This, basically. Blech.
Update, Tuesday evening: well, those were a rubbish couple of days. I’m now more or less confident in my ability to go more than 10 seconds away from a toilet, although I’m not quite up for vindaloo night just yet.
In the meantime I was sufficiently bored that I followed my own advice and read all of Dan’s archives starting from the beginning, which has left me jaded, cynical, statistical, argumentative and mildly jealous.
(yes, this also explains my original link, rather than merely having a disturbingly good memory of bloggers’ illness records from five years ago.)
Update, Wednesday: yes, I confused “noro” and “novo” in the headline. I was a bit distracted at the time, in my defence.
Very sad to hear that Marxist economist Andrew Glyn, who had the dubious honour of teaching both me and Chris Dillow, has died.
As a not-very-socalist, I’d second Chris’s view that:
He never gave those of us who shared his views an easy ride, and was never less than generous to those who didn’t share his views; his conservative and liberal students held him in as high regard as I did.
…which isn’t a bad (professonal) epitaph for an academic.
In a Computing Which? survey, Bebo has been rated the best social networking site, ahead of Facebook because its security settings make it harder for unwanted ‘friends’ to get user information. Yahoo Groups was rated as poorest, due to its lack of social networking features.
Relatedly, in a Sarcasm Which? survey, C-BBC has been rated the best TV channel, ahead of Channel 4 because its content guidelines make it unlikely that users will see adult-oriented content. Radio 4 was rated as poorest, due to its lack of visual content.
Look, computing-Which-people: Bebo is a networking site for kids, so it makes information sharing harder (note: this is a bad thing per se) so that weirdos can’t stalk them, groom them or nick their photos and post them on pervy websites (obviously, this is a good thing that outweighs the bad thing). Facebook is aimed at grown-ups, so it doesn’t. And Yahoo Groups isn’t a networking site at all.
It’s possible that house prices will fall a little in 2008. It’s just about possible they may even fall by a lot (although I’d happily stake my life that they’ll fall by less than 20%).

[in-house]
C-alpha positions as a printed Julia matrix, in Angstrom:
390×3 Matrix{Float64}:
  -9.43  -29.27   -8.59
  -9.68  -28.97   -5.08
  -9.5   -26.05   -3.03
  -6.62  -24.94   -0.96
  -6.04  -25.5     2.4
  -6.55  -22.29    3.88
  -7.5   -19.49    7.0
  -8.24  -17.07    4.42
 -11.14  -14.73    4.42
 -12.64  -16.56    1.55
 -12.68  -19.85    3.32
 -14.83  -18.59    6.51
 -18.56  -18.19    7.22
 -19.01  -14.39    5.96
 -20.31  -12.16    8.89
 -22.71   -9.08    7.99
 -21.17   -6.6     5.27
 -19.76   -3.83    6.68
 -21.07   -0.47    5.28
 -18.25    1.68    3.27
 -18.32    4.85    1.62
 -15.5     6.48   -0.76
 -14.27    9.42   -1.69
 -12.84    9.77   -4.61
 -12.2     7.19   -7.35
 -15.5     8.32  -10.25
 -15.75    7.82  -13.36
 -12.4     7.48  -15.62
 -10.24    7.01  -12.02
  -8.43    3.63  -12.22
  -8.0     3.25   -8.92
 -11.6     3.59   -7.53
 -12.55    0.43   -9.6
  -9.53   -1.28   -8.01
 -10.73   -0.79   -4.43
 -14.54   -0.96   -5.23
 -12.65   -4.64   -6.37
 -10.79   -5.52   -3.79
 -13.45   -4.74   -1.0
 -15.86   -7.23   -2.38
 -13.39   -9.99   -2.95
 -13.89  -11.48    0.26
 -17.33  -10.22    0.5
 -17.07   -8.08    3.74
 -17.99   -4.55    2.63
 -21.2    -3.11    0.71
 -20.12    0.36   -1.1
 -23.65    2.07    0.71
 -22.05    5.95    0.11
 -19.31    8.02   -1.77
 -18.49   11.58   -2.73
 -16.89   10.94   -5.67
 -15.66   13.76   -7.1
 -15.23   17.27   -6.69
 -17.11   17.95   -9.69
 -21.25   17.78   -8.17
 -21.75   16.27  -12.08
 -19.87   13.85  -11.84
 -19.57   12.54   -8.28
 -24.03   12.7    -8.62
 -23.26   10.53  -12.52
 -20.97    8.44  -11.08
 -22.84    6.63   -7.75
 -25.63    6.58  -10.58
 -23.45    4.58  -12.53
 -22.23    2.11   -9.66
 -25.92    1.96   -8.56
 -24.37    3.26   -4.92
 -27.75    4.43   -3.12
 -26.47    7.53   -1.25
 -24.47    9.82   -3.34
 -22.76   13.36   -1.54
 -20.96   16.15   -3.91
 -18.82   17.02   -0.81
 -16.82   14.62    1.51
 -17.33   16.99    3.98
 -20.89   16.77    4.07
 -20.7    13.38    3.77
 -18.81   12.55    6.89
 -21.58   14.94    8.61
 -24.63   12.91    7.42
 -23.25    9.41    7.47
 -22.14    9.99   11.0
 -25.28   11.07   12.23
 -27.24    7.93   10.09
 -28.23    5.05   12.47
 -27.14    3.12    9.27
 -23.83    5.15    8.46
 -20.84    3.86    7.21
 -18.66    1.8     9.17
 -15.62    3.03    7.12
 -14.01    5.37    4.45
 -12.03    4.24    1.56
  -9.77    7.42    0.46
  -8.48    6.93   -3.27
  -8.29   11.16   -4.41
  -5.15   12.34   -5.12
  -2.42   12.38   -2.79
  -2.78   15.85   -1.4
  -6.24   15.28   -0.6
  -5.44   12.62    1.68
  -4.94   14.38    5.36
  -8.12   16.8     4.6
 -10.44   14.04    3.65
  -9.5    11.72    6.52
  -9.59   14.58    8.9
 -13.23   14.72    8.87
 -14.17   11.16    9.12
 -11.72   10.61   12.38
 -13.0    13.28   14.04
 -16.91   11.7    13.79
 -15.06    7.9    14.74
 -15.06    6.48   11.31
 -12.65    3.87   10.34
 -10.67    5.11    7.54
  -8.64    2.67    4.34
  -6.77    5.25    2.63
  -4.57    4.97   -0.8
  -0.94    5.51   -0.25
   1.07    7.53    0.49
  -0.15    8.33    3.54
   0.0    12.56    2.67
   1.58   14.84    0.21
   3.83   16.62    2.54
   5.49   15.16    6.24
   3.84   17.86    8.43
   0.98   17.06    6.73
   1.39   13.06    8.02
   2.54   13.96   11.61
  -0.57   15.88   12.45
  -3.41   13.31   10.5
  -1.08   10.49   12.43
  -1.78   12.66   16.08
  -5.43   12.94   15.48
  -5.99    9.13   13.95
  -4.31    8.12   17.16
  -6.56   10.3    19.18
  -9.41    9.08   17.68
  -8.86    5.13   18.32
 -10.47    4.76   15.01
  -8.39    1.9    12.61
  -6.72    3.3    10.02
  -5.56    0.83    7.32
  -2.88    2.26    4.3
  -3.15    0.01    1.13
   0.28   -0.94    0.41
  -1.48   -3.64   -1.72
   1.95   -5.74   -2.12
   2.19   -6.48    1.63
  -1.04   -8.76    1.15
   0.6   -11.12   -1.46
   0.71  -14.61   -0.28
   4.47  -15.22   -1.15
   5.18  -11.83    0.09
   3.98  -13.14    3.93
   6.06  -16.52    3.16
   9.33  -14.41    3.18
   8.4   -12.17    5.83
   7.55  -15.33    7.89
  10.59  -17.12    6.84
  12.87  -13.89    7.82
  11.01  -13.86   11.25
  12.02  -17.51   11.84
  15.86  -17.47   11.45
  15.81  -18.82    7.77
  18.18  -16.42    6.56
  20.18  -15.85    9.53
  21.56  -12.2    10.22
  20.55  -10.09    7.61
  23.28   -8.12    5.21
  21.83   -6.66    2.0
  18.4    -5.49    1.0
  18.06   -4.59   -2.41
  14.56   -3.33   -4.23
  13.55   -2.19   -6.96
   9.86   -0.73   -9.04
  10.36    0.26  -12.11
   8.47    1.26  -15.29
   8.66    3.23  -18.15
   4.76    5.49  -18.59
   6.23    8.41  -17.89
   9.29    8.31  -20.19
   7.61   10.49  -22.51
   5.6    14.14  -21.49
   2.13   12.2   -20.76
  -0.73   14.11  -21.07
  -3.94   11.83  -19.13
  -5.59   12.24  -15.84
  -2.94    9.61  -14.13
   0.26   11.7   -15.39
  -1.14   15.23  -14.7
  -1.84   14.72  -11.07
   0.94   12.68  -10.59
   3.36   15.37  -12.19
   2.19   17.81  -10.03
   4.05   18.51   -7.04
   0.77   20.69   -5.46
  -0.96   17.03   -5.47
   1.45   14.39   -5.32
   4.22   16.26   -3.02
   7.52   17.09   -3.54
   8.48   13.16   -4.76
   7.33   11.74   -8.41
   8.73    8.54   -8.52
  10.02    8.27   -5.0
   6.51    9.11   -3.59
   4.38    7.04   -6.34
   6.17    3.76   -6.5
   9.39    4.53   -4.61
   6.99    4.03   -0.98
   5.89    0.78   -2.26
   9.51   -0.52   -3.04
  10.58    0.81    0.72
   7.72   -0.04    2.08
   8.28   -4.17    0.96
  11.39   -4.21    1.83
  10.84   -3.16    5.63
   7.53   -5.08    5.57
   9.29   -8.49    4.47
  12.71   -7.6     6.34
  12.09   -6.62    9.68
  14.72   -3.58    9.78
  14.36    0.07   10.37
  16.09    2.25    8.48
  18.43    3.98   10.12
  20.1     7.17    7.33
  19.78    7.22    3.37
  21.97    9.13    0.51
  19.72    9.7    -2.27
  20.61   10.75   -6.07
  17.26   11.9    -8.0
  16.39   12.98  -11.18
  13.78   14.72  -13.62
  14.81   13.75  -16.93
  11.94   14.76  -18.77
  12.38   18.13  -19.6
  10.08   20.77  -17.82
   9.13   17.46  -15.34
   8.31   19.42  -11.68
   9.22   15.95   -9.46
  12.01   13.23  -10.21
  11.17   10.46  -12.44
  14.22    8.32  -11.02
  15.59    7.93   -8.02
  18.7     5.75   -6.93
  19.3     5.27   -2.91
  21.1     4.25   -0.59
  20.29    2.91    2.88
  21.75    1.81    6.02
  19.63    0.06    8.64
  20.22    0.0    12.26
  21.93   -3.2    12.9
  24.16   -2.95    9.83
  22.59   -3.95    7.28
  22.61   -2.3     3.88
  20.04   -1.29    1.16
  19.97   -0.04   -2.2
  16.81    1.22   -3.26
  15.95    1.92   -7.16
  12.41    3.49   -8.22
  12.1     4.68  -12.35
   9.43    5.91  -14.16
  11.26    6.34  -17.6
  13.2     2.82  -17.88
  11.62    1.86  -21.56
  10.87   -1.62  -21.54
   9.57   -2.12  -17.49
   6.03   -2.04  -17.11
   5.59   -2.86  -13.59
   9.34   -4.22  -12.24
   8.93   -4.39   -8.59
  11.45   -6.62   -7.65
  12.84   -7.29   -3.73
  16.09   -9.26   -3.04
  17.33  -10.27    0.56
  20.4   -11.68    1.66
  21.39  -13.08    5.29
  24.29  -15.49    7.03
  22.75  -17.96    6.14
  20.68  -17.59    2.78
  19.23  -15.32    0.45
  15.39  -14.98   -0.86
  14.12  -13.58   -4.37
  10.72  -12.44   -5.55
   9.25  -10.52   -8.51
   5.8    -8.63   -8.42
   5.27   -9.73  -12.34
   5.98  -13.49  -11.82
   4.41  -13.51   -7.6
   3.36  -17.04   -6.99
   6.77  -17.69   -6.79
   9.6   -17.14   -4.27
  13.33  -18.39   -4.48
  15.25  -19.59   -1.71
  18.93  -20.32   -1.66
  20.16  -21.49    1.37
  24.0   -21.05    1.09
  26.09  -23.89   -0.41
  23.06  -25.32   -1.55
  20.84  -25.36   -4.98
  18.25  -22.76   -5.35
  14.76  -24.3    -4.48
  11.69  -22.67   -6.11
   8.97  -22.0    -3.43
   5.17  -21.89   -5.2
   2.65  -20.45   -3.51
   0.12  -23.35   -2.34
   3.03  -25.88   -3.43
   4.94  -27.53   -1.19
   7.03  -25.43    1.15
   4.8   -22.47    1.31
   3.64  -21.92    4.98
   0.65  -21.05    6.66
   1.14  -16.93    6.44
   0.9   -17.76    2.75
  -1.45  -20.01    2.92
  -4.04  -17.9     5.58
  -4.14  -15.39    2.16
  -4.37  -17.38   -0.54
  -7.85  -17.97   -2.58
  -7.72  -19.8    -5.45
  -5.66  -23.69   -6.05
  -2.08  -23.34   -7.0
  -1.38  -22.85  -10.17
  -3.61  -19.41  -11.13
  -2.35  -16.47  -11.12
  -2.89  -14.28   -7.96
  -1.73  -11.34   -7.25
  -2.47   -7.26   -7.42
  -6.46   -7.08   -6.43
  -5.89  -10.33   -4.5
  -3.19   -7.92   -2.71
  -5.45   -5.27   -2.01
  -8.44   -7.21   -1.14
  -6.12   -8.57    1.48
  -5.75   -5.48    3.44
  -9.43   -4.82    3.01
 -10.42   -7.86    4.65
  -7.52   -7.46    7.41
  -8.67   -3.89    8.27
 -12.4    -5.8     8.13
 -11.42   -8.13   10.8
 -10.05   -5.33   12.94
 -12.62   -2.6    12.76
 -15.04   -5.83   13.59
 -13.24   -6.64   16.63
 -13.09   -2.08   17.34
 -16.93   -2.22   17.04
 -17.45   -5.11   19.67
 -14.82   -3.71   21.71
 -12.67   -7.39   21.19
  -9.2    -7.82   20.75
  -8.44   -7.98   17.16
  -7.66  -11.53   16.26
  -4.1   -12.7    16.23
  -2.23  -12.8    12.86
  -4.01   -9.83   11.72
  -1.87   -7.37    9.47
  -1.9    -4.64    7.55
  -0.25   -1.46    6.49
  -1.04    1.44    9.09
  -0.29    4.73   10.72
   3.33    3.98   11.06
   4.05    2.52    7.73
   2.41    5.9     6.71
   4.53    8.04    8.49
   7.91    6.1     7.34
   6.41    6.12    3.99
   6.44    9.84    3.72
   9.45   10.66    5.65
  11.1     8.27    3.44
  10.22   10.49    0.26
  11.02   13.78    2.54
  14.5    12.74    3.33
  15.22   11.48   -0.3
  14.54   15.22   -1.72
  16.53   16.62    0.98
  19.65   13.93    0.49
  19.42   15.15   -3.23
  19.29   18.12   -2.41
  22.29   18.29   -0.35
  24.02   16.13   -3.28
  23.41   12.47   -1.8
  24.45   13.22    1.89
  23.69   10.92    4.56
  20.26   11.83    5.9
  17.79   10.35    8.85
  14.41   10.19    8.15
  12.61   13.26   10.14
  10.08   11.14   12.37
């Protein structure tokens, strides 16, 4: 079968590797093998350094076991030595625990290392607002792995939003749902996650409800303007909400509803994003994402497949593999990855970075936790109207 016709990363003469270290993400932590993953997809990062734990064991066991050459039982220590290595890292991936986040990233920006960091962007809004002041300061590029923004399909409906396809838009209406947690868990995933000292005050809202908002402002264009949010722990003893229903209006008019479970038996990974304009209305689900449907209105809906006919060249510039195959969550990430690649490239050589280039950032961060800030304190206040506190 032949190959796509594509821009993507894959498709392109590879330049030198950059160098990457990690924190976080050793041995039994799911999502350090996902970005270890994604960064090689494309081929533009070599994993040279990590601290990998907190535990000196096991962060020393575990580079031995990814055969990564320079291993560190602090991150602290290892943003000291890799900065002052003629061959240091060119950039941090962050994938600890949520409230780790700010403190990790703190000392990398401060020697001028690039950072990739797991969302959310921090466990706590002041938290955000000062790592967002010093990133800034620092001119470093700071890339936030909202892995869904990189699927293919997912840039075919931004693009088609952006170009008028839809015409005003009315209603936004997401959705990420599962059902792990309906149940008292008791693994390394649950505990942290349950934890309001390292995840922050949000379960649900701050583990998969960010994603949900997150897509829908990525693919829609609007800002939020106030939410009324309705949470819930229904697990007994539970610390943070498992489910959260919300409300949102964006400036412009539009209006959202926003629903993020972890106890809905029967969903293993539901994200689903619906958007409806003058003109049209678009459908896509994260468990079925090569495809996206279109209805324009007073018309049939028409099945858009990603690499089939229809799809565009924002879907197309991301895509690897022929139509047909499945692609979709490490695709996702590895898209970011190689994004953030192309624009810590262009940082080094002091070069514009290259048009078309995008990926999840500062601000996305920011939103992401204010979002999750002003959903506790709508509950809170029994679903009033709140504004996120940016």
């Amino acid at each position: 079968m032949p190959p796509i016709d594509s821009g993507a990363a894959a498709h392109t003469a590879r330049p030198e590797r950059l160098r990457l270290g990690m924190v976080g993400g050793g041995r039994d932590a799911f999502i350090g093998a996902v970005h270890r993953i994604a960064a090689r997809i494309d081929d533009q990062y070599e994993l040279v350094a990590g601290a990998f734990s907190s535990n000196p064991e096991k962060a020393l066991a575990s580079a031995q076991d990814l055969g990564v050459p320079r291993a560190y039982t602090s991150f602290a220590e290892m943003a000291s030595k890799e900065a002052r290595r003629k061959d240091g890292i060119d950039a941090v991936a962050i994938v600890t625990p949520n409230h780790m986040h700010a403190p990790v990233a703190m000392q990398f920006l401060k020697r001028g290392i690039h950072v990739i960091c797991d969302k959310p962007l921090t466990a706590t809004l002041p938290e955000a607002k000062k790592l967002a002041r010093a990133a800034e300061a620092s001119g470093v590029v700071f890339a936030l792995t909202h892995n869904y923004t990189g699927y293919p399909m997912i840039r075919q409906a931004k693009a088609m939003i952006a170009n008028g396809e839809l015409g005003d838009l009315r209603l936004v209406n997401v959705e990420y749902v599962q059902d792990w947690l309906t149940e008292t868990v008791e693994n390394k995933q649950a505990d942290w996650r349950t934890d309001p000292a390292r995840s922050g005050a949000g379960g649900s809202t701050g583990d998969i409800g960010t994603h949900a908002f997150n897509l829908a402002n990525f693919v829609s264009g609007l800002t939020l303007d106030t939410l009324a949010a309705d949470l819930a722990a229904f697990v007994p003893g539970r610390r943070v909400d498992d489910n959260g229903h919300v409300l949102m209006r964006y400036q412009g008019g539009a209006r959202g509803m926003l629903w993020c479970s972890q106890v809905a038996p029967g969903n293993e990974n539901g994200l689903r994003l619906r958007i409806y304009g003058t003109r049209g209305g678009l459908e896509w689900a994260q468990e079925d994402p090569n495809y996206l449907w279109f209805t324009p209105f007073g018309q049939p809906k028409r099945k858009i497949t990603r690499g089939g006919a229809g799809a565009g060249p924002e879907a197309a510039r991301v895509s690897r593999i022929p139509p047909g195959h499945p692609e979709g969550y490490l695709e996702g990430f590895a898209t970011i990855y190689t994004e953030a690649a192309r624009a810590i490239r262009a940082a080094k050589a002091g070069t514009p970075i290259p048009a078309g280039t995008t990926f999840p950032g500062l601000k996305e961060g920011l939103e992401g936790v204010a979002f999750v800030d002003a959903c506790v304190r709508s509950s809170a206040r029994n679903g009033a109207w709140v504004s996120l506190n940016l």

However, it’s absolutely certain that house prices by the end of 2012 will be higher in real terms than they are now. And it’s highly likely that the return on house prices between now and the end of 2012 will exceed the base interest rate.
“So, why don’t you put your money where your mouth is?” – well, because I’m quite happy in my current rented set-up, I’m not sure about where I’m going to be living for the next two years (during which time I accept I could lose money), and I don’t want to be a landlord right now.
Still, anyone who thinks that an investor with more than five years’ liquidity/time before they’d like to sell will lose money (say, the government on Northern Rock’s house estate…) is an idiot.
[sorry, this post is written in Incomprehensible Geek. If you don't understand what the four letters and three characters before "www.johnband.org" on your screen to the top-left of this post mean, then it's not for you. On the other hand, if you're using a browser esoteric enough that the address isn't displayed Up Top, then it almost certainly is.]
Does anyone know of a blog that’s hosted on a secure http site? Or perhaps more relevantly, can anyone think of a reason why the hell anyone would choose to host their publicly accessible blog on a secure http site?
What about ftp? Does anyone write a blog in text documents and upload it to their ftp server? Does this strike you as a sensible thing to do? How about writing your blog on Usenet and linking to articles in a “news:xxxx-xxxx-xxxx-xxxx” format? No? How about hosting it on a telnet server, for that true retro 1980s feel?
Let’s be honest, here – if you have a blog, then its URI will always, always, always begin with “http”. So why the sodding hell do some of the comedians who write blogging comments software insist on you including the protocol when asking you for the site address? ‘Ah yes, thanks for rejecting my comment there; after all, I didn’t specify the protocol, and wouldn’t want people to miss my amazing Gopher page’.
Eejits. Just because you’re programming a computer, doesn’t mean you have to accept the same degree of meaningless anality about your inputs that a machine would…
Apparently it’s Daniel Davies Day today (even if the TV schedulers and sellers of greetings cards have failed to notice).
In tribute, I’m linking to his two best ever pieces: It was a wonderful headbutt and (allegedly, pseudonymously) Why the Bombings Mean That We Must Support My Politics.
If you don’t follow Dan’s writing, a) you should; b) you’re an idiot. Go here, here and here, and keep reading for the rest of the day…
This is good: spoof Tube announcements, from the woman whose voice is used on the real ones.
My favourites include “will the gentleman in the pinstriped suit“, and “passengers should note“…
The largest number of people ever carried by a Boeing 747 was 1,122.
NB while these passengers were Ethiopians, any use of 1980s playground jokes is nonetheless strictly frowned upon.
I’d thought it was a nearly-amusing coincidence that Northern Rock’s ex-chairman Matt Ridley shared a name with the journalist and science writer.
But no, apparently they’re the same guy. Now, I know that chairman is a non-exec role, but even so – if I were selecting a chairman for a major bank, I’d probably opt for someone with more experience in financial services than, err, none at all. Or at least, someone with more experience in running a medium-to-large company than, err, none at all…